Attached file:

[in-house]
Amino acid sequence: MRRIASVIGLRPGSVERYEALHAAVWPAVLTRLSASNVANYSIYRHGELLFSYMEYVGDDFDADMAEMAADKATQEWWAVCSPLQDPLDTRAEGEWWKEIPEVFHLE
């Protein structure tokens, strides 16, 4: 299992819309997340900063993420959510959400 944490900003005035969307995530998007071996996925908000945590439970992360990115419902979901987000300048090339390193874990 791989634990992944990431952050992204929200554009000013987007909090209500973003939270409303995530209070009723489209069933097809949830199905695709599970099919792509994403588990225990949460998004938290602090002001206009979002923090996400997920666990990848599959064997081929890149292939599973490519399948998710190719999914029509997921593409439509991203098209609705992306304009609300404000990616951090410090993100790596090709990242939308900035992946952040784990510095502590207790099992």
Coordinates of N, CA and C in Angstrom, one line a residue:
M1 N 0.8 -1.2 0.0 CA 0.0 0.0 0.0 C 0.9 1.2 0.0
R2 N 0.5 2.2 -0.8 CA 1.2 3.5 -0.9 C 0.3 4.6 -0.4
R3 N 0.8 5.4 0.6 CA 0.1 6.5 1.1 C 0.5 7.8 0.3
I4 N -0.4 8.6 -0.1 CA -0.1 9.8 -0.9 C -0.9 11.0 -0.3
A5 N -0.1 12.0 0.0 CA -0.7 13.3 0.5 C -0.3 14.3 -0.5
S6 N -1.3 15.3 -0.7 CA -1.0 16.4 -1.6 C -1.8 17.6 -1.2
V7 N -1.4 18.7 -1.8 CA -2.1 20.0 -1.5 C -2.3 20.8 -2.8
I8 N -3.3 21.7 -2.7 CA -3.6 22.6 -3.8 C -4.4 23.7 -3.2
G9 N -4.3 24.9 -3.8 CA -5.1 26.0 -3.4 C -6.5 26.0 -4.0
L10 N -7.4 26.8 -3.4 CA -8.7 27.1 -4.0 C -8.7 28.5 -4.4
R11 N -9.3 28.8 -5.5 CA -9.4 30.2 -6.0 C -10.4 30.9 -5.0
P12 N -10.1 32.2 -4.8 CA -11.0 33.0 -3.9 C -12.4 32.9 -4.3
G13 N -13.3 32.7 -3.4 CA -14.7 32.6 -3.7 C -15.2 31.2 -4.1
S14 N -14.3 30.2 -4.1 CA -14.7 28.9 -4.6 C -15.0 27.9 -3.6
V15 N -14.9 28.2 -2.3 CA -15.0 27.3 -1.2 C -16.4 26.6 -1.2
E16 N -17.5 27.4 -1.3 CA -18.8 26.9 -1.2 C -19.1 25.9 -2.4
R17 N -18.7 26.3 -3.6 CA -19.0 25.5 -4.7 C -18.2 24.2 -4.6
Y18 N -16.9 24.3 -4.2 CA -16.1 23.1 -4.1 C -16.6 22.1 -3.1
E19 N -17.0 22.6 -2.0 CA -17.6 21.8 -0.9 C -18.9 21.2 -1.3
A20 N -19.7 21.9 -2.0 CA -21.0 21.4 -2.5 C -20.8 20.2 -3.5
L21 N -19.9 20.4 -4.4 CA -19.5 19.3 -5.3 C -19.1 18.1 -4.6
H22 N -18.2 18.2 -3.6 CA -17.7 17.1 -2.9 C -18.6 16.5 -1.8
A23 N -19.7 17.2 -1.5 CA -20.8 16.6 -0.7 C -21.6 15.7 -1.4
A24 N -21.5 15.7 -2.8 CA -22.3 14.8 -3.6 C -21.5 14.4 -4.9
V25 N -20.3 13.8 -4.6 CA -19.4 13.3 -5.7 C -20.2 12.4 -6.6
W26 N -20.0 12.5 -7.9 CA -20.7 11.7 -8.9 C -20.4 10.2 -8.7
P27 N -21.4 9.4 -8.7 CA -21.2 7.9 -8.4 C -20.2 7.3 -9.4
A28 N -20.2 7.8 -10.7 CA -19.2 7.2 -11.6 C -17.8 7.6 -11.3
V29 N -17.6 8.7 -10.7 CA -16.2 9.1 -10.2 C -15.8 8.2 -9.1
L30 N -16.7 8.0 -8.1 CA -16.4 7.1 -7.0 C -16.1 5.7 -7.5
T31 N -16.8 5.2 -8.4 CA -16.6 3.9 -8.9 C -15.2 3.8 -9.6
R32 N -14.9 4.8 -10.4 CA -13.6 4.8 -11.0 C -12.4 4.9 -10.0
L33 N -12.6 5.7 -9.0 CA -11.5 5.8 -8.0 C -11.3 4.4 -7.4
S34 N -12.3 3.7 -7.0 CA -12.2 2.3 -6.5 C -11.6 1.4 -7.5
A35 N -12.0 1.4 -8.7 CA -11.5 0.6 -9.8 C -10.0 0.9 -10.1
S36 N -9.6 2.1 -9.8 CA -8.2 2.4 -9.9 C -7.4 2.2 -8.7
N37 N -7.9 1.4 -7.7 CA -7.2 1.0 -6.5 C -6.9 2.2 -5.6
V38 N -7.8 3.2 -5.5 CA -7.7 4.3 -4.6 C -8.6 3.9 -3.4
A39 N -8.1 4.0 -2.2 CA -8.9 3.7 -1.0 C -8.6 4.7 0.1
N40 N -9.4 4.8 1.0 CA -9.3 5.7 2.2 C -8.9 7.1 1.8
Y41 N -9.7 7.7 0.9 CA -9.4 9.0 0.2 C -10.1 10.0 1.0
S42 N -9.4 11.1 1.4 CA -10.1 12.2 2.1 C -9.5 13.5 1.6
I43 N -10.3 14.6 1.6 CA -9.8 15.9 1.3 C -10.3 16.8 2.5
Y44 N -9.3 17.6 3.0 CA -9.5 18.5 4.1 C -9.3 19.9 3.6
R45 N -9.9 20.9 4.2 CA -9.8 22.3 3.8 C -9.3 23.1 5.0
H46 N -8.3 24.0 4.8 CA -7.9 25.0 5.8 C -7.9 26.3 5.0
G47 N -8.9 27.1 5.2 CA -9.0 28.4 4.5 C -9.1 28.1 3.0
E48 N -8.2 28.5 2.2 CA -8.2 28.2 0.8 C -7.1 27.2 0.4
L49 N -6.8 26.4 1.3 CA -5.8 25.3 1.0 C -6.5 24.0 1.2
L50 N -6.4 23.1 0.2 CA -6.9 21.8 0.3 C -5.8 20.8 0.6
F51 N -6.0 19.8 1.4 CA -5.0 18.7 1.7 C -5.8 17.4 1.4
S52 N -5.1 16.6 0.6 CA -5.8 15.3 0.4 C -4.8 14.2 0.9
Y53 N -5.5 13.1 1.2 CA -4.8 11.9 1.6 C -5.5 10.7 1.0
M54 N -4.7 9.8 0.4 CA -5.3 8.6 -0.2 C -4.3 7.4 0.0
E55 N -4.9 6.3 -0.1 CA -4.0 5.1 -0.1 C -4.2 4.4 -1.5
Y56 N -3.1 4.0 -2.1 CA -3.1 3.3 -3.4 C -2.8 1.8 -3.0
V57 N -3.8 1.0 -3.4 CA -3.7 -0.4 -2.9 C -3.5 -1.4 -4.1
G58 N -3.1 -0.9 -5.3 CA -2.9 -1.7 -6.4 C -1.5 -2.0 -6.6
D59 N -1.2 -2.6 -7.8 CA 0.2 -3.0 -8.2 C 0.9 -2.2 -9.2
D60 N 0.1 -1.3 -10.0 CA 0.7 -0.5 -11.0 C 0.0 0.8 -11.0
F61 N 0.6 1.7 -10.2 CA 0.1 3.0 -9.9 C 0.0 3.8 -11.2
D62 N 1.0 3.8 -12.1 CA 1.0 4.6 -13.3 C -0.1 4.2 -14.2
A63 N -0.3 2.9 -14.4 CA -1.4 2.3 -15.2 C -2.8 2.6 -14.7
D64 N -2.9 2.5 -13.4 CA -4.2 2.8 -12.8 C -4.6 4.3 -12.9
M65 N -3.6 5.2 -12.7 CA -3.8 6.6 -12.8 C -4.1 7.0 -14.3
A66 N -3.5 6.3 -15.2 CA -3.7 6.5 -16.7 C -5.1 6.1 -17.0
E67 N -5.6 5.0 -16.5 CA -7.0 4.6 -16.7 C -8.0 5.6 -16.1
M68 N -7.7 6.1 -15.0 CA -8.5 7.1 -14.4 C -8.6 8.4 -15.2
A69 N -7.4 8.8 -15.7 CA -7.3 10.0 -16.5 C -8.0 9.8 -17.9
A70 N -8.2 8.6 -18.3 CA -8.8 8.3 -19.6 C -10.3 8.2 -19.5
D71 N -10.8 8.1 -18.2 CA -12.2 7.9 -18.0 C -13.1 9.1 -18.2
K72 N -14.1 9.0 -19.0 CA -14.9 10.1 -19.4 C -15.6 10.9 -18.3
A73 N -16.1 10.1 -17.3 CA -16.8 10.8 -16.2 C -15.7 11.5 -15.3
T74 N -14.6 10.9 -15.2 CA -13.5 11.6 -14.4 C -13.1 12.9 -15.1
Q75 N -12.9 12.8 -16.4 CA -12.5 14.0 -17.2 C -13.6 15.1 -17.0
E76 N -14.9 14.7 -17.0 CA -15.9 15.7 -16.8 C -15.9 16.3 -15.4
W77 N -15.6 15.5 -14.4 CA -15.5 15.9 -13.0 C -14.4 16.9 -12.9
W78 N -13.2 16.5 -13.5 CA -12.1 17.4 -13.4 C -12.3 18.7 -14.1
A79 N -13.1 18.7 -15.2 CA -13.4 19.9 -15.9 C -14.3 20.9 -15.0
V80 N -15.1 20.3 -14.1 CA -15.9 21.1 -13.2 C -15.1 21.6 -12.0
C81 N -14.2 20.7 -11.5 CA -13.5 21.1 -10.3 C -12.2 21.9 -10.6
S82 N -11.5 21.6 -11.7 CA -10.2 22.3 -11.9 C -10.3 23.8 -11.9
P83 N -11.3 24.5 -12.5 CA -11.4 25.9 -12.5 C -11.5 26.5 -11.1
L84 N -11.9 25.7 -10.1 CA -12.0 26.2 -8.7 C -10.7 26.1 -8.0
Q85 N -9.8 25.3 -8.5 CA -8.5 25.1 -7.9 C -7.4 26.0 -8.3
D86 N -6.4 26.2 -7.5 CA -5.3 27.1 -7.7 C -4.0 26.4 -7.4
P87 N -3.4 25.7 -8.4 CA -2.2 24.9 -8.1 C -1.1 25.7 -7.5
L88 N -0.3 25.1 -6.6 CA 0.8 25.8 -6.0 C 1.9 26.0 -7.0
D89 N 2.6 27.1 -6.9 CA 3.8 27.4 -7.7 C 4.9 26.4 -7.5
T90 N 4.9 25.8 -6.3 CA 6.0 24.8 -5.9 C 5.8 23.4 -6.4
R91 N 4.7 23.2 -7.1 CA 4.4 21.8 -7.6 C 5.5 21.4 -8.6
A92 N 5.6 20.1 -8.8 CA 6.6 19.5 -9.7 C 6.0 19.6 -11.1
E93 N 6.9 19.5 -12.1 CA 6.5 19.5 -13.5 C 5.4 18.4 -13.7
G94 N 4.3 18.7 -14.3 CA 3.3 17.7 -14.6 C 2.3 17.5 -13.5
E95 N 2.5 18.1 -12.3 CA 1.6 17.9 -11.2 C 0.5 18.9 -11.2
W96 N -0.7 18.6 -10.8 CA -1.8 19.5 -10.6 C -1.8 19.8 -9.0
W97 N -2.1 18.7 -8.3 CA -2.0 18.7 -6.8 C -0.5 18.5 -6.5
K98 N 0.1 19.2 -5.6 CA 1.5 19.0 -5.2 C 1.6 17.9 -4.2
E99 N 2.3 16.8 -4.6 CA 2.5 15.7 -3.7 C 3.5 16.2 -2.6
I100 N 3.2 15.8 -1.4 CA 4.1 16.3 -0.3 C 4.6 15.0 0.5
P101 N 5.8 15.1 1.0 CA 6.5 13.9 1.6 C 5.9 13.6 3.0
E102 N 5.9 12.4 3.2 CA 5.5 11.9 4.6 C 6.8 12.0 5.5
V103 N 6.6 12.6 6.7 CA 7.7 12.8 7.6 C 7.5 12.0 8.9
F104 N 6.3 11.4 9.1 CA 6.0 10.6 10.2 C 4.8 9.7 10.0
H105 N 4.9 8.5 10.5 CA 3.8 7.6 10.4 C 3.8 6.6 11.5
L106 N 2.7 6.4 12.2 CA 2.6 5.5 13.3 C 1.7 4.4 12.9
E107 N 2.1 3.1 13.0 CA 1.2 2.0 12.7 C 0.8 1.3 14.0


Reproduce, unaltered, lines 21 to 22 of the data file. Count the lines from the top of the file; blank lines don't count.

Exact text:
R17 N -18.7 26.3 -3.6 CA -19.0 25.5 -4.7 C -18.2 24.2 -4.6
Y18 N -16.9 24.3 -4.2 CA -16.1 23.1 -4.1 C -16.6 22.1 -3.1